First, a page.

The endless killing of defenseless people in Sierra Leone is crime against humanity

Sierra Leone telegraph: 24 March 2017

When those elected to run the affairs of state and to manage the complex and sometimes basic needs of society, instead decide to turn their weapons out of anger and frustration at the very people that gave them power, it becomes obvious that they have lost the moral right to govern.

Such is the state of Sierra Leone today – one of the poorest nations in the world, where yesterday and so often in the past, young people protesting at government failings to meet their basic needs, were gunned down in cold blood by those in power.

The line between crimes against humanity and the right of the authorities to take reasonable action to safeguard the lives and properties of communities is clear.

But when those in power push the boundary beyond the protection of lives and property – through the use of deadly force, then this action cannot be deemed to be justifiable, lawful, nor constitutional.

Sierra Leone is at cross-roads once again, as it has been several times in the past. But each time the nation edges towards anarchy and the rampant abuse of power, those in authority must be held responsible for indirectly legitimising the violent reaction of the young and defenceless.

The government must equally be held responsible for radicalising those youths, who today are not only being repressed, but gunned down in cold blood for standing up for the right to be educated.

So often we speak about the causes of the ten year brutal civil war in Sierra Leone, and how the international community has spent more than $10 billion in the last fifteen years to help build a fairer and better society. But has this investment been well spent?

Judging from yesterday’s violence against protesting young students across Sierra Leone, it is obvious that the culture of violence, abuse of state power, impunity, and social and economic marginalisation, which are some of the key root causes of the war, are still strongly perpetuated by those in power today.

The gunning down of innocent citizens by those meant to protect them is an undeclared act of war against the people, and a crime against humanity.

Sierra Leone goes to the polls next year to elect a new government. In any normal democracy this should be cause of celebration and hope of change of the status quo, for a better future.

But in a country where elections are largely decided on tribal lines, electoral fraud, and pre-election cash for votes by the rich, there is little sign in the horizon of the change Sierra Leone needs.

The only guarantee that Sierra Leoneans are hoping for now is that which is provided for and safeguarded under international law – the Human Rights Convention. Those committing crimes against their own people must be brought to justice, even after they have left office.

Sierra Leone is far from being opened for business. Those in authority are still grappling with the simple task of providing the most basic of human needs – security, food, water, healthcare, and education, after 56 years of independence from colonial rule.

After decades of brutalising his own people and committing serious crimes against humanity, the people of Chad have been granted justice against former president Hissene Habre.

“Habré was found guilty of both direct and indirect commissions of war crimes, crimes against humanity and torture. For indirect guilt, the chamber applied international criminal law jurisprudence that permits guilt to be assigned where a defendant can “foresee” criminal violations arising from his acts,” says Kerstin Carlson – an Assistant Professor in International Law at the American University of Paris.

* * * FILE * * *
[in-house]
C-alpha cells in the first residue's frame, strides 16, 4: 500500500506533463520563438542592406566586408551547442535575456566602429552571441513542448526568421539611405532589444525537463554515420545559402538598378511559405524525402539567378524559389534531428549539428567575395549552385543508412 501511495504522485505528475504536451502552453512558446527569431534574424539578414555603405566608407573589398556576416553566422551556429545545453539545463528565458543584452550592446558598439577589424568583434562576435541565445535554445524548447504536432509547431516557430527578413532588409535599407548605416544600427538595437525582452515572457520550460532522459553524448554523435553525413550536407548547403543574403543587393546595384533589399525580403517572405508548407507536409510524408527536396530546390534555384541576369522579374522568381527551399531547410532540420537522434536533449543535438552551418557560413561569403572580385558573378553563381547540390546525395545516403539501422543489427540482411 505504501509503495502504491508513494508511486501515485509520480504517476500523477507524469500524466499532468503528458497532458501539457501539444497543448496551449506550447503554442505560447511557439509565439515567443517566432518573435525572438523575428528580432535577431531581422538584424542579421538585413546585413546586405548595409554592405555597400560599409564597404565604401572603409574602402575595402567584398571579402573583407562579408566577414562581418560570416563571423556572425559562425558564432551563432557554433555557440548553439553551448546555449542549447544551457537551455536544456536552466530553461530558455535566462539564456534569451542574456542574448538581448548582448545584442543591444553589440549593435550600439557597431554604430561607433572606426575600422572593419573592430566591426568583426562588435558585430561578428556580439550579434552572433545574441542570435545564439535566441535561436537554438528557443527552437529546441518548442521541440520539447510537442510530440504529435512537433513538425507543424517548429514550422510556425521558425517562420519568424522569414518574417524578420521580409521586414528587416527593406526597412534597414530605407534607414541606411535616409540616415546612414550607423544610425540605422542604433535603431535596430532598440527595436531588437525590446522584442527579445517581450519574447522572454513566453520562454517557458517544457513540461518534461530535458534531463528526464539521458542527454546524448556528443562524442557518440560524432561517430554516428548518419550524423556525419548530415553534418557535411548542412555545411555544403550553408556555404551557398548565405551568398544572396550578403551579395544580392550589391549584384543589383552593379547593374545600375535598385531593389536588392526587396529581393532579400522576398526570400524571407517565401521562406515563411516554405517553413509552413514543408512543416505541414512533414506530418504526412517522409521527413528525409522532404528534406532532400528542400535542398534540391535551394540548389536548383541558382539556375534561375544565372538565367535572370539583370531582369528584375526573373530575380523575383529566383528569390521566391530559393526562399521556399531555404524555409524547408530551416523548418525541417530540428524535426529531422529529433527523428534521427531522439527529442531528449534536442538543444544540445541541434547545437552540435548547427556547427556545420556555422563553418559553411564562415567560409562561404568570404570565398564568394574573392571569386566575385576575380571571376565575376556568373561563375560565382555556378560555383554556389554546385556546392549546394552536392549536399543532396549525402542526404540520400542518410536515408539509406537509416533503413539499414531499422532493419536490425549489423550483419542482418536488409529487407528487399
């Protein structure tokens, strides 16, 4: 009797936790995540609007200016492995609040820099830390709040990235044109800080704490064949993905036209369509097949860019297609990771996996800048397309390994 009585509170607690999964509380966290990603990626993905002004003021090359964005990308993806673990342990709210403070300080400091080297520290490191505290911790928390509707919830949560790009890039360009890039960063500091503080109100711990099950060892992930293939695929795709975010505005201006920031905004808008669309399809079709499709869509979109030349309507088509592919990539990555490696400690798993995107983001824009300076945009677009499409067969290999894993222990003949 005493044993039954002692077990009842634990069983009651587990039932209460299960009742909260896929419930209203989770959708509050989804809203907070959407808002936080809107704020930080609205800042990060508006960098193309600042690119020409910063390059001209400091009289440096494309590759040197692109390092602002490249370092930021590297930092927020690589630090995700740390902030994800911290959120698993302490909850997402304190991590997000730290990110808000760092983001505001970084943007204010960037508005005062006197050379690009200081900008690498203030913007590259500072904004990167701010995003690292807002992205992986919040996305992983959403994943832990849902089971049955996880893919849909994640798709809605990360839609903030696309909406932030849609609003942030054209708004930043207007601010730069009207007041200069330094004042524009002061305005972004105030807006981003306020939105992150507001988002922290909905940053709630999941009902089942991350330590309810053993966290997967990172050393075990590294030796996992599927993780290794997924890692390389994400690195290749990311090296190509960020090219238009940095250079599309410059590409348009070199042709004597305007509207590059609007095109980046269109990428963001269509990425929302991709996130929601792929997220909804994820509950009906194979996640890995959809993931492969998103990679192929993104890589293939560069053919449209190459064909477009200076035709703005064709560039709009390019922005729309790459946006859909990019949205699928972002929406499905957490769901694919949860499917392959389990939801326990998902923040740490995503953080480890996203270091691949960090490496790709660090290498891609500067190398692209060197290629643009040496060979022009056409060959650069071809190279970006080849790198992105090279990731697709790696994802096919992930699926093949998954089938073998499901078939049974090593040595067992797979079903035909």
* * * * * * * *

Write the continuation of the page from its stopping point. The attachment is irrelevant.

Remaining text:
This must be a lesson to those in power in Sierra Leone today, that, they cannot sleep in the comfort of their erroneous belief that they can continue to kill innocent young people without facing justice – even after they are no longer in power.

2 Comments

  1. Sierra Leone has SO MUCH potential! Its’ children, youth and optimistic and friendly character, not to mention the climate, countryside and natural resources. To see the lack of progress in the infrastructure, society and prospects after so many years of independence is devastating to all concerned.

    Having lived in Sierra Leone just after Independence and remember the delightful country growing with optimism and opportunity, it is indeed a crime that it has destroyed all of that and regressed from the living standards of 50 years ago!!!

    Corruption seems to be at the heart of it. But why cant the leaders see that the better the quality of life of everyone, improves those at the top immeasurably.

    The purpose of a government is to provide SECURITY, LAW AND ORDER and opportunity to the people it serves. Go back to basics and get people with INTEGRITY into positions of authority to lead a more honest and ALTRUISTIC society.

    Killing should never be accepted as an educated way of dealing with a perceived problem. A person of VISION is needed to bring the country out of this perpetual spiral. Where would I start to solve the problems???

    After years of thinking…. I have no idea!

  2. The only way to bring those in power to justice is to vote them out in the next election. As Sierra leoneans we should not give President Koroma and his cohorts the chance to escape justice. The only way to do that is by not being complacent with the electoral process, and to go to the pools and completely change the government.

    As Sierra Leoneans we lack the mental strength to stand up for what is right. We as citizens are deprived of basic things such as education. Education should be a right for our country’s children. I weep for my country, because the lack of education has sent us to the abyss of civilization.

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